RENO, Nev. — Public defenders are pleading for leniency for a 78-year-old, lifelong criminal who admitted robbing a Reno bank with a steak knife so he could return to prison instead of spending his last years homeless, cold and sick.
Tommy Ray McAdoo faces 25 years in prison or more when he’s scheduled to be sentenced in federal court in Reno on Tuesday. Court-appointed lawyers for the former Seattle man are asking for a sentence of less than five years.
“Mr. McAdoo’s crime was committed by a gravely ill, homeless man who after staying out of the system for eight years impulsively decided he needed to do something to go back to prison,” federal public defenders Rene Valladares and Lauren Gorman wrote in court papers filed July 25.
“His health is declining rapidly and with it any risk to the public he could present,” they said, adding that McAdoo “understands that almost any sentence in this case is a death sentence.”
“A sentence of 51 months gives Mr. McAdoo nothing more than a sliver of hope he will die outside of prison gates. Such a sentence is just and appropriate in the unique circumstances of this case,” they said.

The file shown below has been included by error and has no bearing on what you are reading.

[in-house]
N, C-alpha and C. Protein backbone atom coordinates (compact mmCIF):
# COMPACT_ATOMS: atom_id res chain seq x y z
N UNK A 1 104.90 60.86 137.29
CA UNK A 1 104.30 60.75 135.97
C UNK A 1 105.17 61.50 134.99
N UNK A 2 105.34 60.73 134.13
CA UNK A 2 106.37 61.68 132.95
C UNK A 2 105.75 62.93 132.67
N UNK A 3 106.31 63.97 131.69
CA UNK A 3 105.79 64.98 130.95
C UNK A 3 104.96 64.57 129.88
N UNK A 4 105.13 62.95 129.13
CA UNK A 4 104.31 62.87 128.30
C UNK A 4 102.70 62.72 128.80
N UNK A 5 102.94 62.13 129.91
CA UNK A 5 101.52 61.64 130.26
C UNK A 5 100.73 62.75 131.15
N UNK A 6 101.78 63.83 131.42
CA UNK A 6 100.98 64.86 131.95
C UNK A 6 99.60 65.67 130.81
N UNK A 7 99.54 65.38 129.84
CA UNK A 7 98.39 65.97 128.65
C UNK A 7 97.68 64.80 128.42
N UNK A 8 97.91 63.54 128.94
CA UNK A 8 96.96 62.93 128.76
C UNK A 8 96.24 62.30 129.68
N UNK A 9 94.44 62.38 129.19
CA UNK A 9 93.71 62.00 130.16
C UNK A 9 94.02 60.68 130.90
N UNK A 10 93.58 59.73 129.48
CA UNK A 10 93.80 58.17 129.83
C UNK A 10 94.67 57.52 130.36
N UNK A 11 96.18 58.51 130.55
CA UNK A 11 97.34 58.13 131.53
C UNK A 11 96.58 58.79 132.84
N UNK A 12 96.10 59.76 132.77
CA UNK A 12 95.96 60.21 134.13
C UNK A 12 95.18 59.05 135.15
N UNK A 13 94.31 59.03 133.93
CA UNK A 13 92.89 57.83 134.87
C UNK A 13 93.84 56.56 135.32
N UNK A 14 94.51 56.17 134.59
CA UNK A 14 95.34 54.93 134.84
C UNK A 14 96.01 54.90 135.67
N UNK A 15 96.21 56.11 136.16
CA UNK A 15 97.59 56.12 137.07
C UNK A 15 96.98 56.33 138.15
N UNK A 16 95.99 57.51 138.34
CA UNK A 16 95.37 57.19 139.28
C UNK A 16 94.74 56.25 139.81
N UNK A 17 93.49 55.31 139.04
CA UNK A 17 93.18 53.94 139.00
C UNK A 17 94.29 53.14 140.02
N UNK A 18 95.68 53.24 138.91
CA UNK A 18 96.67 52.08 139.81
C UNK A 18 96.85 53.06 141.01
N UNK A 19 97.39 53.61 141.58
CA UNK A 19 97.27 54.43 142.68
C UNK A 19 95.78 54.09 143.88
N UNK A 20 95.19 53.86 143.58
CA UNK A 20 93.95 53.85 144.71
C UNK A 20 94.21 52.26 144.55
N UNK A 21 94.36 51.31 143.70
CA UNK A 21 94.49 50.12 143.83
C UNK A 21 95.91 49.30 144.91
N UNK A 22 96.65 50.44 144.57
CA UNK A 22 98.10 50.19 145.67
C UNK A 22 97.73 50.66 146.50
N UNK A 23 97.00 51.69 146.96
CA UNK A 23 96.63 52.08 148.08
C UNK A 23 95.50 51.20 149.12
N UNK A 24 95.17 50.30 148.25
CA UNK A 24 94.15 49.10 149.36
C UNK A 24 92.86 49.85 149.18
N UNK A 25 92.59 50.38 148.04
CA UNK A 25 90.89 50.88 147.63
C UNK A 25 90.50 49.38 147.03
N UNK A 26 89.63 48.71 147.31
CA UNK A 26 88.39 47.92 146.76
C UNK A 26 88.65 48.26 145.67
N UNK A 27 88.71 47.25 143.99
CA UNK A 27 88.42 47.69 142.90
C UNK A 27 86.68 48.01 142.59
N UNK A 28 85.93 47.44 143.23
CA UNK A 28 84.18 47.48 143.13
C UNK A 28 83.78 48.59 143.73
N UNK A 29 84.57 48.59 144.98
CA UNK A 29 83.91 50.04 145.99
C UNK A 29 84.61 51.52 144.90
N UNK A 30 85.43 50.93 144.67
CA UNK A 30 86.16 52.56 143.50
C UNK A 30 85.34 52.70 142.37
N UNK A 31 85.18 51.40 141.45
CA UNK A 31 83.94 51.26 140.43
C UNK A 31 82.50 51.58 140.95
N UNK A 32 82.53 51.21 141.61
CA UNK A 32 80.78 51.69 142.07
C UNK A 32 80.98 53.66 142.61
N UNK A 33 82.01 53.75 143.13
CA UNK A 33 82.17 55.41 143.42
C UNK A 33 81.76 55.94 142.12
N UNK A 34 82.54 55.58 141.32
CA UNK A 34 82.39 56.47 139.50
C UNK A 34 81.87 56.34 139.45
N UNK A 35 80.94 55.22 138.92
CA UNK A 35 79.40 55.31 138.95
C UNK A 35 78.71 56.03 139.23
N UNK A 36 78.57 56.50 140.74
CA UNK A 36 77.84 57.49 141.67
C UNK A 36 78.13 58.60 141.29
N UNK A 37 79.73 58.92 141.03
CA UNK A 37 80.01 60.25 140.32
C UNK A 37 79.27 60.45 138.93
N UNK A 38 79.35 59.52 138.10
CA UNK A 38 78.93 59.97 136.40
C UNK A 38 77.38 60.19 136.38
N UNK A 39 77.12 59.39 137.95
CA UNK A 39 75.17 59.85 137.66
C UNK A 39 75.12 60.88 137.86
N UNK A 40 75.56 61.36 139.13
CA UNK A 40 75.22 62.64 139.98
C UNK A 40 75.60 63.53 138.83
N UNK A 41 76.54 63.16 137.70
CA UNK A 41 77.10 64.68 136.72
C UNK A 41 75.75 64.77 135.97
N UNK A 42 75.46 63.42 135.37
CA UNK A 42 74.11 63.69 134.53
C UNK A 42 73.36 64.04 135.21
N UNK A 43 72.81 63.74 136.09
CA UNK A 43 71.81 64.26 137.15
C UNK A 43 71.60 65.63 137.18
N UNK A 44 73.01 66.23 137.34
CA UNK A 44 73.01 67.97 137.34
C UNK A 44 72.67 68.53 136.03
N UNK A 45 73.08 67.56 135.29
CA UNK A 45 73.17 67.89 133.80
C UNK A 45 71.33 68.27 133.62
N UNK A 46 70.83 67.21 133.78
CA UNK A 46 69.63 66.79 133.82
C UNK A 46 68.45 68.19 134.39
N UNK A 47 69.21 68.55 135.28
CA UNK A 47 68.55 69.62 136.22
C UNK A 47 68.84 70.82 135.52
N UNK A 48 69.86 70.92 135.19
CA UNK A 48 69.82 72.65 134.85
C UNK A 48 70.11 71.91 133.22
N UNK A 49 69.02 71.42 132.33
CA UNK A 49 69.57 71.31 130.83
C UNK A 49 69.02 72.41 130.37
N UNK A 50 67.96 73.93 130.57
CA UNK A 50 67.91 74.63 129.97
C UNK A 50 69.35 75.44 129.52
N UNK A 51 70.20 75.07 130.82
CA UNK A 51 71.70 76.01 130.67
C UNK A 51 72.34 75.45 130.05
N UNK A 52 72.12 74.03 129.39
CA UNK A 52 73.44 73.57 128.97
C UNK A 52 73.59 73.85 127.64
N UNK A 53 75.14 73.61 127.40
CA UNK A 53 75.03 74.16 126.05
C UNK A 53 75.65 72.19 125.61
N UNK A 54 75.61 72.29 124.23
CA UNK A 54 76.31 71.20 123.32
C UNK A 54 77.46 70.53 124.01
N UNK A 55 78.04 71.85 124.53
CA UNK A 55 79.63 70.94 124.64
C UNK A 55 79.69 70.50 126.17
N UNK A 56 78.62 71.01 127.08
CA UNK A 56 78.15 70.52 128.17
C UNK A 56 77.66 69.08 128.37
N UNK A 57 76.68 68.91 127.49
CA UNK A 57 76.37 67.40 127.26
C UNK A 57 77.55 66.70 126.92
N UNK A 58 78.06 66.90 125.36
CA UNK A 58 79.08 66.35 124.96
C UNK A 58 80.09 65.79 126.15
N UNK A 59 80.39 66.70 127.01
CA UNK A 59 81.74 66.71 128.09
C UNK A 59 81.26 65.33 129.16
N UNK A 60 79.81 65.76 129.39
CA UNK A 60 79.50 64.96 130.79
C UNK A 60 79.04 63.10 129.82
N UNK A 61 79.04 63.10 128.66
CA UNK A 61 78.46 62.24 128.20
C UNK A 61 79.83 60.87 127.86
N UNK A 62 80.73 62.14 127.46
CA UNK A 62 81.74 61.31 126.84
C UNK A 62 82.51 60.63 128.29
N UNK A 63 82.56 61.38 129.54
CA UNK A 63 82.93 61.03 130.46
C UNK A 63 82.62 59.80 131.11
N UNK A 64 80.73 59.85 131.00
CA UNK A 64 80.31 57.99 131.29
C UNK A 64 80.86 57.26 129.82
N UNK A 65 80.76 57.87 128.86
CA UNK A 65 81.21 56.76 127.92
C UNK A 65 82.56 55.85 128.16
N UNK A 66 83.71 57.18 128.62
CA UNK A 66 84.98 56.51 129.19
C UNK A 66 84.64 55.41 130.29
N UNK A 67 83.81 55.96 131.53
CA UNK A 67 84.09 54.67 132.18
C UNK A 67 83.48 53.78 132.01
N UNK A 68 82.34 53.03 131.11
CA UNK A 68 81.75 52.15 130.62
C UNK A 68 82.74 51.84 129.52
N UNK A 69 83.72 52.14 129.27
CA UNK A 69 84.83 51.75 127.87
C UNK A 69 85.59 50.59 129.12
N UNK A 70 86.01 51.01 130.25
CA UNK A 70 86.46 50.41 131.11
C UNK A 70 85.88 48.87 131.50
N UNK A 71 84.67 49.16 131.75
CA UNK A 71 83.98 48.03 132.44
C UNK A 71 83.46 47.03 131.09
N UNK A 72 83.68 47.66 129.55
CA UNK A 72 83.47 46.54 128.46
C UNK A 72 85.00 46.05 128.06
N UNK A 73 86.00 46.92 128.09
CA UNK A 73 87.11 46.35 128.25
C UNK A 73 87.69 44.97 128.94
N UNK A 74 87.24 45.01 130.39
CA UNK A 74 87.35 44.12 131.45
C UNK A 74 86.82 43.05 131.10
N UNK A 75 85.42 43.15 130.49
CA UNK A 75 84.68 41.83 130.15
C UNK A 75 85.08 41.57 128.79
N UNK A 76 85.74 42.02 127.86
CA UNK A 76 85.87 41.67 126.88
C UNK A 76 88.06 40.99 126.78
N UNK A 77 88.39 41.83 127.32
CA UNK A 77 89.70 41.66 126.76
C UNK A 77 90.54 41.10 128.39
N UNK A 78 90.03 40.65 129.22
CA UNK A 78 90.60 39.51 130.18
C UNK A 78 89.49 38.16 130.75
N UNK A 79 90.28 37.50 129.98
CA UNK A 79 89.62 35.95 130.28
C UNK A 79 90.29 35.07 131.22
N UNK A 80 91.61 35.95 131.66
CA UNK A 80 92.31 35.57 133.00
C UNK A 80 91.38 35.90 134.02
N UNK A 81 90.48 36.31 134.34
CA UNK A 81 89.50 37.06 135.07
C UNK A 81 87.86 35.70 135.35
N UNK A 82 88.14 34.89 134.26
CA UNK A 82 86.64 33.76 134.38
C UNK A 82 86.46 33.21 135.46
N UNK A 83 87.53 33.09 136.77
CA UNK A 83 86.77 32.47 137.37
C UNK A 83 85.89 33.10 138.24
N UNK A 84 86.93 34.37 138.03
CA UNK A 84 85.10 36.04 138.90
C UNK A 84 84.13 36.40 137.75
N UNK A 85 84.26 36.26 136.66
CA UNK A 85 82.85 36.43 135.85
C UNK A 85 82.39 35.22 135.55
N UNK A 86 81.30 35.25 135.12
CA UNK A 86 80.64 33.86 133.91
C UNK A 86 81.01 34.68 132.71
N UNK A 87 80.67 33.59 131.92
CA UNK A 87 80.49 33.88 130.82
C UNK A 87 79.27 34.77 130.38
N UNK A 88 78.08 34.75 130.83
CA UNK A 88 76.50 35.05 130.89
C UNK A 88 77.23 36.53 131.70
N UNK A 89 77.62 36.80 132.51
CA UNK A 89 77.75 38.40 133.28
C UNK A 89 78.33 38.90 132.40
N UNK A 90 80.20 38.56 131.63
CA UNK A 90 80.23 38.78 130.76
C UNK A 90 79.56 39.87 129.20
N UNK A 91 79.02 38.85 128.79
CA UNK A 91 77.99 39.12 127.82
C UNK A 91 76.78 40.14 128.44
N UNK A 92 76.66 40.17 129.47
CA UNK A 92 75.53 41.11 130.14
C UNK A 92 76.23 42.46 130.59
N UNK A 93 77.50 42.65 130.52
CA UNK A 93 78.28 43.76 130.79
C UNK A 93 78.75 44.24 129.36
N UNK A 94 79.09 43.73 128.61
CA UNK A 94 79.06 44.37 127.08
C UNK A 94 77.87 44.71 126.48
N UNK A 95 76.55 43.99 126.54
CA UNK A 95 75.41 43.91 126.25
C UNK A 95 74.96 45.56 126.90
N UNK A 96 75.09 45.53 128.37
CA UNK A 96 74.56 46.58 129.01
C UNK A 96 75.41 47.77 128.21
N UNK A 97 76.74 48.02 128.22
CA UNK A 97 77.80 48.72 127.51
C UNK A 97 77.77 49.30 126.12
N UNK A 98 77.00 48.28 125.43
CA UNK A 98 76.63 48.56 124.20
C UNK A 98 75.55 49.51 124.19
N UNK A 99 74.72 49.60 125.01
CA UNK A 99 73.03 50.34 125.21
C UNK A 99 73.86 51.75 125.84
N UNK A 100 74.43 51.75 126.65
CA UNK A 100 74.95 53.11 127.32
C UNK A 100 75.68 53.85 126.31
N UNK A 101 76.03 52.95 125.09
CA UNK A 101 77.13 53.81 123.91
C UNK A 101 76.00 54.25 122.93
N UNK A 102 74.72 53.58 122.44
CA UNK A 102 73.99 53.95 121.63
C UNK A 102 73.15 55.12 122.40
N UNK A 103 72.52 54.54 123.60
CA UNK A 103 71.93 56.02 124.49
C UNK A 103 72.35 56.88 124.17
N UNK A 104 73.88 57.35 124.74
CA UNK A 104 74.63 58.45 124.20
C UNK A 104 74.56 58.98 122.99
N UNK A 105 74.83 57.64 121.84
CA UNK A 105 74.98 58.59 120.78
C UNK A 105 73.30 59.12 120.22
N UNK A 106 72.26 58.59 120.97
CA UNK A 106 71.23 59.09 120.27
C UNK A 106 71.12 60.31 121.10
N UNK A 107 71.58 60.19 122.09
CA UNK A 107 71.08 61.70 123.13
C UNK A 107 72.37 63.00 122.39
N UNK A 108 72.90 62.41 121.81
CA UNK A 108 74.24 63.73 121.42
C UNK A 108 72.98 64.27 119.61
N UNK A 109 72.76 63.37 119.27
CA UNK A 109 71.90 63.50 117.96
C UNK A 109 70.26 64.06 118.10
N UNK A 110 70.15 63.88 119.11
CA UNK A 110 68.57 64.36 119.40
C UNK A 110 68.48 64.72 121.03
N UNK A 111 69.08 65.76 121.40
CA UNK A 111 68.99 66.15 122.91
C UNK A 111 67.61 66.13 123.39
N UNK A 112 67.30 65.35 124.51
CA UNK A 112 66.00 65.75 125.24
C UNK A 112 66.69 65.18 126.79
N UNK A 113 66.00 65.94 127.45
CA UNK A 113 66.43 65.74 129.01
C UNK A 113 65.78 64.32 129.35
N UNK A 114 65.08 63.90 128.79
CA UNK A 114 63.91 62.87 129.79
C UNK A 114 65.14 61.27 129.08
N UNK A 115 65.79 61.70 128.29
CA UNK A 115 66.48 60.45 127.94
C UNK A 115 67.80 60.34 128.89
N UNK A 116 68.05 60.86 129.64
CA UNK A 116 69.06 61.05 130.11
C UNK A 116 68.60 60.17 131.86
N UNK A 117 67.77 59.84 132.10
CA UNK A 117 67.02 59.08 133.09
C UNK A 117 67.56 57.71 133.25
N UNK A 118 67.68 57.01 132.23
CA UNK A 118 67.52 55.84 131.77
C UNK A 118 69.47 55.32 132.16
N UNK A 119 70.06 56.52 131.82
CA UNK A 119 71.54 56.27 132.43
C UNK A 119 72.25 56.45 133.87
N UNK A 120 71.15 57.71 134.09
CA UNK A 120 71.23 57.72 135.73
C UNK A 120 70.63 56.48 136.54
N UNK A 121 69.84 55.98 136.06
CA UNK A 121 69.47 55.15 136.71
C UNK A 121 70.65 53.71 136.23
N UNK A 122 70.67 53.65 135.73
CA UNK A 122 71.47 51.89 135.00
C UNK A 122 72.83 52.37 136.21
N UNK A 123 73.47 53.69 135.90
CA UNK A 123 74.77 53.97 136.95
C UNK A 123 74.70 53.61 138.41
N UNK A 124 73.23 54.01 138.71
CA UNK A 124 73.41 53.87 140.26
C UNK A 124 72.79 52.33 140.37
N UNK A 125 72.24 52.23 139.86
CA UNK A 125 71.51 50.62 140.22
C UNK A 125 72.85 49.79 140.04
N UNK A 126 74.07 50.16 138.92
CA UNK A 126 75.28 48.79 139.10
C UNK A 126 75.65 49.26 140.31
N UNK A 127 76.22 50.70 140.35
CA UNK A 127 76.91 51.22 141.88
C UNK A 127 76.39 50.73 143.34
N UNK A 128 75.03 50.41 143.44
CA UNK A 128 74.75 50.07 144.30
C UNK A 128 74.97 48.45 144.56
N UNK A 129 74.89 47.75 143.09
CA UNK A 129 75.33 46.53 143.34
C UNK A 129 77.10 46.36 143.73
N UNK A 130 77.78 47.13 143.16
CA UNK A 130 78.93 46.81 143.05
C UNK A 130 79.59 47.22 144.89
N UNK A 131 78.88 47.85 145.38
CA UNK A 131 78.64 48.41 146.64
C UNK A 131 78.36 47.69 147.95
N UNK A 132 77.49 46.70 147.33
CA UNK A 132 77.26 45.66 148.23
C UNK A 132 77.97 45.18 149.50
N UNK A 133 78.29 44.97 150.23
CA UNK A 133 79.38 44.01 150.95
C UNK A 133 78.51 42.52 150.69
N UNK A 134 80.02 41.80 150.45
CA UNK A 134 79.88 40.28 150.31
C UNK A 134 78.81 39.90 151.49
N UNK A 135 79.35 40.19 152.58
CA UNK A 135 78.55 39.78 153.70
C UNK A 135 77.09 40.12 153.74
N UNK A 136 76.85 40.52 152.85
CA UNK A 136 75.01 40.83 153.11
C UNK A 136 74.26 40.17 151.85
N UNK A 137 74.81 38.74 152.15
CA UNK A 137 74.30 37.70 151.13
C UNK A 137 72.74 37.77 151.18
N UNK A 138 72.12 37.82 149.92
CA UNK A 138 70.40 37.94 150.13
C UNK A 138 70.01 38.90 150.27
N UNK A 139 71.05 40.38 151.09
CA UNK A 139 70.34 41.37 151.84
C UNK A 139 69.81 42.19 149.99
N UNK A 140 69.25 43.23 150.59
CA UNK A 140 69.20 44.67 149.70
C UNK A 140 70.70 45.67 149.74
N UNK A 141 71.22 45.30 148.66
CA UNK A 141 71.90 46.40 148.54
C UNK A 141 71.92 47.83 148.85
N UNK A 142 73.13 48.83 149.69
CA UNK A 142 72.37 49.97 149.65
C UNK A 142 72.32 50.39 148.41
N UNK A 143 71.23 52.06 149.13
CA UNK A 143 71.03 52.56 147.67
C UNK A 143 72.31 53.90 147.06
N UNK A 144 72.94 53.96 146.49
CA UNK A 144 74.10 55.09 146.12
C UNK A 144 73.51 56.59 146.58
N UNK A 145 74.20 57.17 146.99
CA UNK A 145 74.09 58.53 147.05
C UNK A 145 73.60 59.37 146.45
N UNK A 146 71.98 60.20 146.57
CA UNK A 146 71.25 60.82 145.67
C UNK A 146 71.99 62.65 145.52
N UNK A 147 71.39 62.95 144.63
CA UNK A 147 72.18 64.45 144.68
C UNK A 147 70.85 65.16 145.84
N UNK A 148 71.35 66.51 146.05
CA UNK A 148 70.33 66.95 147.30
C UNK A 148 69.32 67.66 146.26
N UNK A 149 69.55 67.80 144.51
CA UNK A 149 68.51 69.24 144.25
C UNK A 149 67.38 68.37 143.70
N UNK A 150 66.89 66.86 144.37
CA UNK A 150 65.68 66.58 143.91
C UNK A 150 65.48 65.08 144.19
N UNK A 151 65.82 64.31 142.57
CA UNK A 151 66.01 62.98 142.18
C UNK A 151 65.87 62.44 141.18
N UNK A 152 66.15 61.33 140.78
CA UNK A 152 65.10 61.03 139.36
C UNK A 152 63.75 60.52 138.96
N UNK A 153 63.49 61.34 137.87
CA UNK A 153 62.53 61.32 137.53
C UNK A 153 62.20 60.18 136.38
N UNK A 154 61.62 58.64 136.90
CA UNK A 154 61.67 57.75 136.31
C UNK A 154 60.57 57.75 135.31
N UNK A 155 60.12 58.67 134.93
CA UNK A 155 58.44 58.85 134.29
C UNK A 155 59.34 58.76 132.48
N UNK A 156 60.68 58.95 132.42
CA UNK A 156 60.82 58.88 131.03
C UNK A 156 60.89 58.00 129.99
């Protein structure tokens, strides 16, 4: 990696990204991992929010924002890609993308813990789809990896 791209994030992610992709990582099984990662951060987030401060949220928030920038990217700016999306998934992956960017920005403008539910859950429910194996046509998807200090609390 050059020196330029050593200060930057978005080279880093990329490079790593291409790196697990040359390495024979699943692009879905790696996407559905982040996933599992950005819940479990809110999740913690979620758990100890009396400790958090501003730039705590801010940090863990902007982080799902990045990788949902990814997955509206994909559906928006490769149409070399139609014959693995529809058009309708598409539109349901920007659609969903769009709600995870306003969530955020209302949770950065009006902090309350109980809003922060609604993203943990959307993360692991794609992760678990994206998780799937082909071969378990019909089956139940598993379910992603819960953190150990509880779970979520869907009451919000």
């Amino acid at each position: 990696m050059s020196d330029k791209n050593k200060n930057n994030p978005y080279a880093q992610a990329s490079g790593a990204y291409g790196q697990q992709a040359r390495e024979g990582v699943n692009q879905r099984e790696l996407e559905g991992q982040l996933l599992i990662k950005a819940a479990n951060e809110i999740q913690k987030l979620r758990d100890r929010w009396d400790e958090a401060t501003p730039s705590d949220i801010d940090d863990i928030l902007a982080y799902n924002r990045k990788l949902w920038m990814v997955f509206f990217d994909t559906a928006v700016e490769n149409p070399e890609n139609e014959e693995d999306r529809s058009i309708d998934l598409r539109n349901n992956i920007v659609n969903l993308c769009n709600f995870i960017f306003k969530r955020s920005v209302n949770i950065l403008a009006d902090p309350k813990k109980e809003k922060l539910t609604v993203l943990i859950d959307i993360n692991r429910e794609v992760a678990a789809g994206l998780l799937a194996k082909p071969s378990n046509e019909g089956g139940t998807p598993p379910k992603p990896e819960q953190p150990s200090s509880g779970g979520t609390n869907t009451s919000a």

FBI agents investigating the Nov. 9, 2016, robbery at a downtown bank found McAdoo hours later eating lunch at a nearby casino and asked him what he did for a living.
“I used to rob banks,” he answered, according to the federal criminal complaint.
When a judge asked McAdoo for his plea at his Nov. 17 arraignment, McAdoo turned to his lawyer and said, “Guilty or not guilty? It’s up to you.”
His public defender entered a not guilty plea on his behalf that day, but he ended up pleading guilty in April to bank robbery with the use of a dangerous weapon.
Prosecutors say McAdoo demanded money on a note he scribbled on the back of a casino sports betting sheet before making off with $2,731 in a paper grocery sack from the bank across the street from the federal courthouse where he’s scheduled to be sentenced on Tuesday.
McAdoo has been convicted of at least five different bank robbery charges in a criminal history dating to 1964. Most recently, he pleaded guilty to a Seattle holdup in 1990.
Upon his most recent release from prison in 2008, McAdoo lived in poverty in Seattle with only his $880 monthly social security check. In 2012, he moved to Reno and tried to supplement his income through gambling, “but generally lost’” and ended up living on the streets and in homeless shelters, his lawyers said.
He was hospitalized with intense chest pains in 2014, was diagnosed with coronary artery disease and urged to undergo heart bypass surgery but refused. His doctor advised in the discharge report in October 2014:
“I have told him openly that this means that he will probably die within the near future and he tells me that he is prepared to die.”
For the next two years, he stayed out of trouble, but his health continued to deteriorate, his lawyers said. “In large part, Mr. McAdoo simply wanted to get out of the cold and return to prison.”